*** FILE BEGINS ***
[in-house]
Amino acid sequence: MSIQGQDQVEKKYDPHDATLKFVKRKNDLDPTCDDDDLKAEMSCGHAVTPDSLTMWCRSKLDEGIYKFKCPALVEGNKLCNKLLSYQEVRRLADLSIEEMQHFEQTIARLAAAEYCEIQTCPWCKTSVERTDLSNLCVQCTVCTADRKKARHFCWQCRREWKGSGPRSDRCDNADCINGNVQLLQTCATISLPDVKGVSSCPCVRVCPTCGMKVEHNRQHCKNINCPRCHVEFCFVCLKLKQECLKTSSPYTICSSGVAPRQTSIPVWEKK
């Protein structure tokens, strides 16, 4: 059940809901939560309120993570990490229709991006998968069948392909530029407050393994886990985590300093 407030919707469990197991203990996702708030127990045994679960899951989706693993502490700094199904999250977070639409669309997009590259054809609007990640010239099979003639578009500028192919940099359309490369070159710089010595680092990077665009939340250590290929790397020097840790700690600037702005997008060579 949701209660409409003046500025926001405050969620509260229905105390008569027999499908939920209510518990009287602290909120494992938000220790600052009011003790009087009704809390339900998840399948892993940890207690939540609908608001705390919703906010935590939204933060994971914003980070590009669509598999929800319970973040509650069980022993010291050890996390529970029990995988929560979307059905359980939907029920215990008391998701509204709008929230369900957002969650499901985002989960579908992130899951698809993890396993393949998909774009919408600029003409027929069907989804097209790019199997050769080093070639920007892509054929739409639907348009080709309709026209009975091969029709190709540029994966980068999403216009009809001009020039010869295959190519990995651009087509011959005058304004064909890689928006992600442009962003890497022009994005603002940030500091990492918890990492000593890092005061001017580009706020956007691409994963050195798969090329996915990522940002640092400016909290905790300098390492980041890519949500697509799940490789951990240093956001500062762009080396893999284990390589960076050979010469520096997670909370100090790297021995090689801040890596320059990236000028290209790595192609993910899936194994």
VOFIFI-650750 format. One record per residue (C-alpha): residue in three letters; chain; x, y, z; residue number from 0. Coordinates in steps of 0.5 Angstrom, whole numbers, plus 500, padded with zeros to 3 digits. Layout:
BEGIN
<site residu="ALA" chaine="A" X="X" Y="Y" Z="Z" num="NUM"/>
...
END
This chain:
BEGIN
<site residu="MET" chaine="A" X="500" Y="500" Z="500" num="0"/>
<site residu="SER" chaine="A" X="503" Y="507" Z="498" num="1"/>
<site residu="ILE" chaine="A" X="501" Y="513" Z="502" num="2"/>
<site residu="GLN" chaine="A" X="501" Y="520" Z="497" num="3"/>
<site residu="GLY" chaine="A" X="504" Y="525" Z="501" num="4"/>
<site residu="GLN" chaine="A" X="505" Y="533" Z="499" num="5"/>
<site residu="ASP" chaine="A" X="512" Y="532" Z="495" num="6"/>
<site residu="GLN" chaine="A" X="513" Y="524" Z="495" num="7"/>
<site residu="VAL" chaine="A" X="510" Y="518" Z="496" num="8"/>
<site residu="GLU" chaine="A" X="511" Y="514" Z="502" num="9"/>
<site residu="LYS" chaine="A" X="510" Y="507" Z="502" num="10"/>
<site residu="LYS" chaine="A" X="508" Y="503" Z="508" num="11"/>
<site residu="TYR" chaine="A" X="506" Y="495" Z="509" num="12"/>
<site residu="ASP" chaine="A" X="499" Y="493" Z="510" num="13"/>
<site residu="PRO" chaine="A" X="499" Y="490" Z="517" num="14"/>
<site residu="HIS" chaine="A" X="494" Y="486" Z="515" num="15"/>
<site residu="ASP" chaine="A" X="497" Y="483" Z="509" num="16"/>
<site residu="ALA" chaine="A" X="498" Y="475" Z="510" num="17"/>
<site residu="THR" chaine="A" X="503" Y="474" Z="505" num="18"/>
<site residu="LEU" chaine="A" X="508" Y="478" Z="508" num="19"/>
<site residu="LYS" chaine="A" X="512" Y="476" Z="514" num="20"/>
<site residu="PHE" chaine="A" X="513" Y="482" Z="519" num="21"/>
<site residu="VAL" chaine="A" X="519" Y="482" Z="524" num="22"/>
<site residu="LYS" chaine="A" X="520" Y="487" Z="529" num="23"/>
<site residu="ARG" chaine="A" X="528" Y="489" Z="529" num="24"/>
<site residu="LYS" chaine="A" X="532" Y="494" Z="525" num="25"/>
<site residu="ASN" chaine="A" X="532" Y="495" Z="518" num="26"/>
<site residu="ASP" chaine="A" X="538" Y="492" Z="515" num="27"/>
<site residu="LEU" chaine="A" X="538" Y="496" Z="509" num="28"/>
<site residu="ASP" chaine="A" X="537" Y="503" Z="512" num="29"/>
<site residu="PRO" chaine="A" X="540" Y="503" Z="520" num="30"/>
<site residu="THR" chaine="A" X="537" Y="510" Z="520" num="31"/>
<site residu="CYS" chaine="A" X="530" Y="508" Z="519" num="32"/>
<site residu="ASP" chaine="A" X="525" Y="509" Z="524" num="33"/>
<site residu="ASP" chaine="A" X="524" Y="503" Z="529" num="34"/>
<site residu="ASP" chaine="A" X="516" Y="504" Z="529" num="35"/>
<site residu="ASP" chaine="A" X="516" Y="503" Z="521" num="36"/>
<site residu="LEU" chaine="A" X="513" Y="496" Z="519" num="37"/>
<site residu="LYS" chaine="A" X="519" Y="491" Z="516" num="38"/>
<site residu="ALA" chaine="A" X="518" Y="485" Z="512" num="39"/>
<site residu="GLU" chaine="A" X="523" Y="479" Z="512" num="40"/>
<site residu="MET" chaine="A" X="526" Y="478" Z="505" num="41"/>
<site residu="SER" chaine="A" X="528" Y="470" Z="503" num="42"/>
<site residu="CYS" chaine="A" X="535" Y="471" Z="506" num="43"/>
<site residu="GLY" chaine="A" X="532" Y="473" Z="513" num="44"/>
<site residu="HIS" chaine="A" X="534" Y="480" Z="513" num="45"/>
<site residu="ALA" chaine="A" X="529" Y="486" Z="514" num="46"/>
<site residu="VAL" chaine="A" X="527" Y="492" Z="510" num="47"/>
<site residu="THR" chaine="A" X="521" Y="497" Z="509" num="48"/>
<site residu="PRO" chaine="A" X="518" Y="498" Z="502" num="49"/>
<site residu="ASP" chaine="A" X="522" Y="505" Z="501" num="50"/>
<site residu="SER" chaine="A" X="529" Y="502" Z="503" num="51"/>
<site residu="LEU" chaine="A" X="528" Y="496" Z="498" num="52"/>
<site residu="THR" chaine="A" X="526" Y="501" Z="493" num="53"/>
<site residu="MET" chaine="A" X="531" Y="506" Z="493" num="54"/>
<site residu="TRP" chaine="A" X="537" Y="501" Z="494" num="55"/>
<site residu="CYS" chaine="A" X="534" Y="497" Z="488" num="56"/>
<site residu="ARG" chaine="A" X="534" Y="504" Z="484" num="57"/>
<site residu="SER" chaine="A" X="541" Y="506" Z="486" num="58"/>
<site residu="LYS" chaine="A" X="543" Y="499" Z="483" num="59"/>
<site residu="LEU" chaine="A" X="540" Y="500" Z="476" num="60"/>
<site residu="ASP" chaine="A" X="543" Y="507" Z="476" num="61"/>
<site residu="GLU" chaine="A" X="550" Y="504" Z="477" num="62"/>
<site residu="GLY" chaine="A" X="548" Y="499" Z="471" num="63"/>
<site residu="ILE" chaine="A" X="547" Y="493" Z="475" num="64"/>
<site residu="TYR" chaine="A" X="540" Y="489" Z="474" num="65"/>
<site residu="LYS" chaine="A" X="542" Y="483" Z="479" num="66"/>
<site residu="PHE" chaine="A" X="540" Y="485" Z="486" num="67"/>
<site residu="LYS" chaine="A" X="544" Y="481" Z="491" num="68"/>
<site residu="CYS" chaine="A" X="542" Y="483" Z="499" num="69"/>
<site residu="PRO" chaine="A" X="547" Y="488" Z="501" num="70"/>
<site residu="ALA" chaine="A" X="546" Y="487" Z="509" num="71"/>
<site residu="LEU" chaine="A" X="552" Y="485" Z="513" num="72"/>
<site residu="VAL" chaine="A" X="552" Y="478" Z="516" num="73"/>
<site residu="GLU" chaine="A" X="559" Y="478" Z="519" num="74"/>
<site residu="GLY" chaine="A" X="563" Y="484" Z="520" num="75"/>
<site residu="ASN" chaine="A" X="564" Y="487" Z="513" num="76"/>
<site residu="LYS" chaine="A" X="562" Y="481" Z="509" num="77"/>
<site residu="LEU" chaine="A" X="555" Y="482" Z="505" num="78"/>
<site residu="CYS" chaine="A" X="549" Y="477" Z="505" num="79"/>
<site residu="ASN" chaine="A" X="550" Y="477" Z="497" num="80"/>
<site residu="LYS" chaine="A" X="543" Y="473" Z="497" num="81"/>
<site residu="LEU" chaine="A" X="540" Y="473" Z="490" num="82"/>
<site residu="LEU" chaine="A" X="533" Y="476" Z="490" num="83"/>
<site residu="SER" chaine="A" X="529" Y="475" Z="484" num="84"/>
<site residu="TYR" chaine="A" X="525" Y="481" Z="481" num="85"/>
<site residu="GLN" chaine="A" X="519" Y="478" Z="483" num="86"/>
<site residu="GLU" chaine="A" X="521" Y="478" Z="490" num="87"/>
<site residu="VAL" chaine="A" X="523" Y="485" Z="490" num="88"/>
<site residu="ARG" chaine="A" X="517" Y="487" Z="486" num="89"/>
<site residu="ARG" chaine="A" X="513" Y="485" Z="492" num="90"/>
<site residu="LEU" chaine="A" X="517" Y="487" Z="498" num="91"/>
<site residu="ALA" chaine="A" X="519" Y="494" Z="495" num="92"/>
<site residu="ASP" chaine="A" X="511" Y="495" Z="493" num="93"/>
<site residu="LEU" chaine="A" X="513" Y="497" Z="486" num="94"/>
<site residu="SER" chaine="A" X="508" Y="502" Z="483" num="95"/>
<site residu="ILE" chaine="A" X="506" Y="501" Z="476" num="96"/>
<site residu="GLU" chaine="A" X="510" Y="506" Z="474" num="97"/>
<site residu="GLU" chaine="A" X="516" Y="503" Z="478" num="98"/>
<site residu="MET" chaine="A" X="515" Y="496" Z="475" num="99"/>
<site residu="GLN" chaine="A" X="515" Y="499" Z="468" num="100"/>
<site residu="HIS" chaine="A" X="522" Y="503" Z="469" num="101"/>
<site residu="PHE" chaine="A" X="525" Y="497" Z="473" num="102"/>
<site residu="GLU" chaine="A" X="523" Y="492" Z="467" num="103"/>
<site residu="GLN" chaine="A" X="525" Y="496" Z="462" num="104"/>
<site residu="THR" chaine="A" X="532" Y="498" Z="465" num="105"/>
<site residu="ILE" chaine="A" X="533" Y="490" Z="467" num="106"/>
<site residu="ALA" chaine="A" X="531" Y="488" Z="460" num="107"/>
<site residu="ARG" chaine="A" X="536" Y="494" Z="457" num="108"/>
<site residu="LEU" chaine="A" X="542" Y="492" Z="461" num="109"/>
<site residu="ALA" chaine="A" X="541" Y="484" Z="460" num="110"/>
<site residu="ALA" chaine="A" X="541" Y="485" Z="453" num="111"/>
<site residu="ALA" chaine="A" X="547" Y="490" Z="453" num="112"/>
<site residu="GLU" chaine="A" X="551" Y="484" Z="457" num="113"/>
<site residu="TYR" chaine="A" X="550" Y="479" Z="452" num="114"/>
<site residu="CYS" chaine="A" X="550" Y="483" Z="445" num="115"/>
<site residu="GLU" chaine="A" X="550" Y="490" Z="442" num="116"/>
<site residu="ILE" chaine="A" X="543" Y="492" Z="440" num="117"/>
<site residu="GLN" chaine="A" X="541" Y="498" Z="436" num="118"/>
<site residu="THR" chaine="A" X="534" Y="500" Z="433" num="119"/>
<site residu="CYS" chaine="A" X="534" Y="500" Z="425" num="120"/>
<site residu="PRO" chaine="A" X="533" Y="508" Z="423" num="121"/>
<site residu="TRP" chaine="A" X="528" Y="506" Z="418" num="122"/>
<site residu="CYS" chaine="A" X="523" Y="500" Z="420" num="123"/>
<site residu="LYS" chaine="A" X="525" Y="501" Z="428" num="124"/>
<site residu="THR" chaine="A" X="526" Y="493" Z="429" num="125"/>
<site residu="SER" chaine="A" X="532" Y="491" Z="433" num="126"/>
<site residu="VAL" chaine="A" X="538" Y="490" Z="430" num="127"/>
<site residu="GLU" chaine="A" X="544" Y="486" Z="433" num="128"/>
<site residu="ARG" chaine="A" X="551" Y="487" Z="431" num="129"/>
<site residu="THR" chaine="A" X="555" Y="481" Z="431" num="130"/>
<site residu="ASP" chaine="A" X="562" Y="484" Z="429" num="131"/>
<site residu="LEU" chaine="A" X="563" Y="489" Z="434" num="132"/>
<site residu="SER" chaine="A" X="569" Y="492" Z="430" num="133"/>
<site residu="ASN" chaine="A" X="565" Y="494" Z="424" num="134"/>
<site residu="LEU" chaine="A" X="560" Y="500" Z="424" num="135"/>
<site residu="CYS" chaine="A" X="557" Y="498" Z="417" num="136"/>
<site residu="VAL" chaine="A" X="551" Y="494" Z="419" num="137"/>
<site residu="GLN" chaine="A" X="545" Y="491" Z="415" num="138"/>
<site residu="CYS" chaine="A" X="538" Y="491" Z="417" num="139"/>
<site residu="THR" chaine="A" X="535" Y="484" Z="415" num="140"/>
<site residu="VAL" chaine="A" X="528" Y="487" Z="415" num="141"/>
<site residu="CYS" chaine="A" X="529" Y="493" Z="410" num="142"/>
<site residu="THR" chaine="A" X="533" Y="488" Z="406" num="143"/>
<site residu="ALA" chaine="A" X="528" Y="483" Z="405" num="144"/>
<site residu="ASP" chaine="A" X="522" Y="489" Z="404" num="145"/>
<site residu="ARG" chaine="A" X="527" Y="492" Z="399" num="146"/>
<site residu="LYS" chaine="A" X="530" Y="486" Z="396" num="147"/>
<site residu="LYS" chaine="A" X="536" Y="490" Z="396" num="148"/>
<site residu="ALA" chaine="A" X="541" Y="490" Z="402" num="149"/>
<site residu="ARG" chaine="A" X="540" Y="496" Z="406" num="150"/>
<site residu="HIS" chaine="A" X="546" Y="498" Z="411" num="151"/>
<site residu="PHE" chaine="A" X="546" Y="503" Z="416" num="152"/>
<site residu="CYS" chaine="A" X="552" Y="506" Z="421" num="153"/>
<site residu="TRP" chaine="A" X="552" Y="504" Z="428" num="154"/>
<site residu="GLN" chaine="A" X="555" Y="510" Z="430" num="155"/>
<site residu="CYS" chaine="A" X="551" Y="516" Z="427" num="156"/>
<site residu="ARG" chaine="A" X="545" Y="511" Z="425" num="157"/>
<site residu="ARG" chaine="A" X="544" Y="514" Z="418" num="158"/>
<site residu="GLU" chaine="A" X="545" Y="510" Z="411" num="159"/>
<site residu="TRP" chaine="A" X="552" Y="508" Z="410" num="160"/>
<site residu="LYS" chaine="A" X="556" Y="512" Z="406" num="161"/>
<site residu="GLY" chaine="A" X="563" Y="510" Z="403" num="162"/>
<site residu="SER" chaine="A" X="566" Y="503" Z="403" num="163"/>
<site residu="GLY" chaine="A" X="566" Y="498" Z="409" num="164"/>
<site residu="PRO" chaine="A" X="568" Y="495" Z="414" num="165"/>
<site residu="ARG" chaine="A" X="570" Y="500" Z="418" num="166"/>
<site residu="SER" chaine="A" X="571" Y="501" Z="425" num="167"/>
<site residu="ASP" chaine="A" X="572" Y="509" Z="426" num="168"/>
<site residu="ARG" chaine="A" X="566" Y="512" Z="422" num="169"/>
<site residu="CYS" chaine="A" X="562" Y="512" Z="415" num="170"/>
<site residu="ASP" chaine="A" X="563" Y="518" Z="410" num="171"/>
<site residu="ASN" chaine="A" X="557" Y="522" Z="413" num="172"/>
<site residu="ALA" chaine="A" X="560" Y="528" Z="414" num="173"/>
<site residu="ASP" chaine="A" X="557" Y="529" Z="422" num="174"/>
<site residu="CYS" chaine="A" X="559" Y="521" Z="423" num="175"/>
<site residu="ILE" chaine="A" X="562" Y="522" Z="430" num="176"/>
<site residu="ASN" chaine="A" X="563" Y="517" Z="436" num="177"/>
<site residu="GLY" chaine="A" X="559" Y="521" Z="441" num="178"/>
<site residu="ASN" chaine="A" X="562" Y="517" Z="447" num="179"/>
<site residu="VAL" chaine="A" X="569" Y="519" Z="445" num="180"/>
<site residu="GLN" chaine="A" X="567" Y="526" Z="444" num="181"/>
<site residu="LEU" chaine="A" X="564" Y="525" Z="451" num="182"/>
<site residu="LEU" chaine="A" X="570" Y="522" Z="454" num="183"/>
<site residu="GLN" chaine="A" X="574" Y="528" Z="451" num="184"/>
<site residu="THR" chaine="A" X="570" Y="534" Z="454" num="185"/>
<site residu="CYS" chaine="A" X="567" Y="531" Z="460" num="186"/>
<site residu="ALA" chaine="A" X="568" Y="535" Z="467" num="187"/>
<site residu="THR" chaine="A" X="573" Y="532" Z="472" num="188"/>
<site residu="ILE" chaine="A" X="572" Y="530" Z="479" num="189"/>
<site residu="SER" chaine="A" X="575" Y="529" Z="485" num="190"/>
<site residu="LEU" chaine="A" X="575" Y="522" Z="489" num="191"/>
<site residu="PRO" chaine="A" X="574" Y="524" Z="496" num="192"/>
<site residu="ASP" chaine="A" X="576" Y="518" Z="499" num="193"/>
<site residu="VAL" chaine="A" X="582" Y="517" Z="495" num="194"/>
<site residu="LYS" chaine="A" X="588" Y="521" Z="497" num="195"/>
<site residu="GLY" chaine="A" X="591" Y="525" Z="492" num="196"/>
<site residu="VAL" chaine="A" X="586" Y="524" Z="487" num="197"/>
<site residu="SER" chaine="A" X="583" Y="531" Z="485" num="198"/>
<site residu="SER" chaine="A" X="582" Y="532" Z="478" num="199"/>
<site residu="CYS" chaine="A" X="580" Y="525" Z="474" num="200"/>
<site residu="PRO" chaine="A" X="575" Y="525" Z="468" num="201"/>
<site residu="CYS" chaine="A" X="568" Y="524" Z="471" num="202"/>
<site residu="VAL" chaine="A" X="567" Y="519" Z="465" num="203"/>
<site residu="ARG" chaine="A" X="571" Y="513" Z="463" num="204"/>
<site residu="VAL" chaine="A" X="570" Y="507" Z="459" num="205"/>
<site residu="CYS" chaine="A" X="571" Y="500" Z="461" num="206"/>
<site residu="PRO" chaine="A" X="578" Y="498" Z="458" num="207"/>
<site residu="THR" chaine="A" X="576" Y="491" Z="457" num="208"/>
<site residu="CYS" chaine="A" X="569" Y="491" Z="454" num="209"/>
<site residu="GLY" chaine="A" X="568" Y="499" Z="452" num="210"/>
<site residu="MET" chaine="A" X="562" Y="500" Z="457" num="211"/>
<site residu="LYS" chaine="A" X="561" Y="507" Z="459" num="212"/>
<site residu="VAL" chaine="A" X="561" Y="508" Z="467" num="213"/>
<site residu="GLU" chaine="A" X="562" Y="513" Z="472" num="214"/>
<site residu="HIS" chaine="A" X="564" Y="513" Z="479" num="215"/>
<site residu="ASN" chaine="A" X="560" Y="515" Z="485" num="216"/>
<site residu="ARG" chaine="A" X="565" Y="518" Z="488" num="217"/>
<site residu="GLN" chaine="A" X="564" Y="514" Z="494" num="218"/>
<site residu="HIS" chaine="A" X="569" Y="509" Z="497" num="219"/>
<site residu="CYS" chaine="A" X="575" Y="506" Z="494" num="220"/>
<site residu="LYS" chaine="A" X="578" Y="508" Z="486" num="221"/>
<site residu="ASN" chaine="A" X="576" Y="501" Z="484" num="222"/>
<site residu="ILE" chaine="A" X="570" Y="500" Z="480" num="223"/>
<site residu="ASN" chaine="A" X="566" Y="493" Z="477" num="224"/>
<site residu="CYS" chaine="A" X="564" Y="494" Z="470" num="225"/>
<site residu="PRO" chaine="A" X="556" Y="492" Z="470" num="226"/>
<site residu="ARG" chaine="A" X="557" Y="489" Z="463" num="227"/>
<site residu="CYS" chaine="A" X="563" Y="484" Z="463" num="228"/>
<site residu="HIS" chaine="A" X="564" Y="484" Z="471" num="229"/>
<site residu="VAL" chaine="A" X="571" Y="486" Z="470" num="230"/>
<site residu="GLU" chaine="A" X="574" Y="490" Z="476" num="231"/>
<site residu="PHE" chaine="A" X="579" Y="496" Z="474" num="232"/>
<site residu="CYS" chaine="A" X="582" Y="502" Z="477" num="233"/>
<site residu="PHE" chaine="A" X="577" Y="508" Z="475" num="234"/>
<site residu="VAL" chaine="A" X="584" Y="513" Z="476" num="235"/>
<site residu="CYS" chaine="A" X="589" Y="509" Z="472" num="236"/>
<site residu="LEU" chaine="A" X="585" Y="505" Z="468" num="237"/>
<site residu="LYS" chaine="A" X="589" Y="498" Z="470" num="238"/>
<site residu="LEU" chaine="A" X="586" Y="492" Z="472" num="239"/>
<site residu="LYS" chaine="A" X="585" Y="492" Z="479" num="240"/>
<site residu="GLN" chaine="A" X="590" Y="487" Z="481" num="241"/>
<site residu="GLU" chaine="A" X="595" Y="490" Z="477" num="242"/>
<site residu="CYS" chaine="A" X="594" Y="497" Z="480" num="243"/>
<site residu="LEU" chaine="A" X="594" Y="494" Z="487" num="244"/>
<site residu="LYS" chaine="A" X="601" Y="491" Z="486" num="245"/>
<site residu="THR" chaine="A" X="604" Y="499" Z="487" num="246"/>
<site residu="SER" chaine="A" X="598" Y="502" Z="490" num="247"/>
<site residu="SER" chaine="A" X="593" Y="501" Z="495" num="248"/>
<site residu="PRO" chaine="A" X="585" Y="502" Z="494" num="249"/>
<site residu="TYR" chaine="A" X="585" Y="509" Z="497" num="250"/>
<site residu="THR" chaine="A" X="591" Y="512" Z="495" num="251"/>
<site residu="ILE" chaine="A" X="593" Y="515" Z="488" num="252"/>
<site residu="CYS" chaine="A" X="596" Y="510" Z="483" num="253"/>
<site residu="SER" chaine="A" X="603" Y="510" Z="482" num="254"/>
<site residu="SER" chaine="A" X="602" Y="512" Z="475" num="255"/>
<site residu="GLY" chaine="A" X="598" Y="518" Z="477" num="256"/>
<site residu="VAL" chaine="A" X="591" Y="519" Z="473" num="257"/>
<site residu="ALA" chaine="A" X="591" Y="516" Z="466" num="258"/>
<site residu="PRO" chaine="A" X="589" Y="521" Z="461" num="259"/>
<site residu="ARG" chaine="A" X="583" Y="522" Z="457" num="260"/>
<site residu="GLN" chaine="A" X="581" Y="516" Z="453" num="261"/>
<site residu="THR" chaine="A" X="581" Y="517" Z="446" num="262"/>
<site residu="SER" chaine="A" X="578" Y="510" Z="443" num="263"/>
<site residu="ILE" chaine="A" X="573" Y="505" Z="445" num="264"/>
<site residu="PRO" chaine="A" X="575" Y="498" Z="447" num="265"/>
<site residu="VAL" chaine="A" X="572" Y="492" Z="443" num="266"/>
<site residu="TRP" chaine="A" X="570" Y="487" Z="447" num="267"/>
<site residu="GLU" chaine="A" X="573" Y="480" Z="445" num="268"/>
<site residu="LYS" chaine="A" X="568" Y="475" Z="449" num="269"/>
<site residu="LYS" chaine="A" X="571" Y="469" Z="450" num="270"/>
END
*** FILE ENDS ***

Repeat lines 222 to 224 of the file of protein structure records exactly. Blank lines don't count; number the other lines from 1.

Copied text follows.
<site residu="MET" chaine="A" X="562" Y="500" Z="457" num="211"/>
<site residu="LYS" chaine="A" X="561" Y="507" Z="459" num="212"/>
<site residu="VAL" chaine="A" X="561" Y="508" Z="467" num="213"/>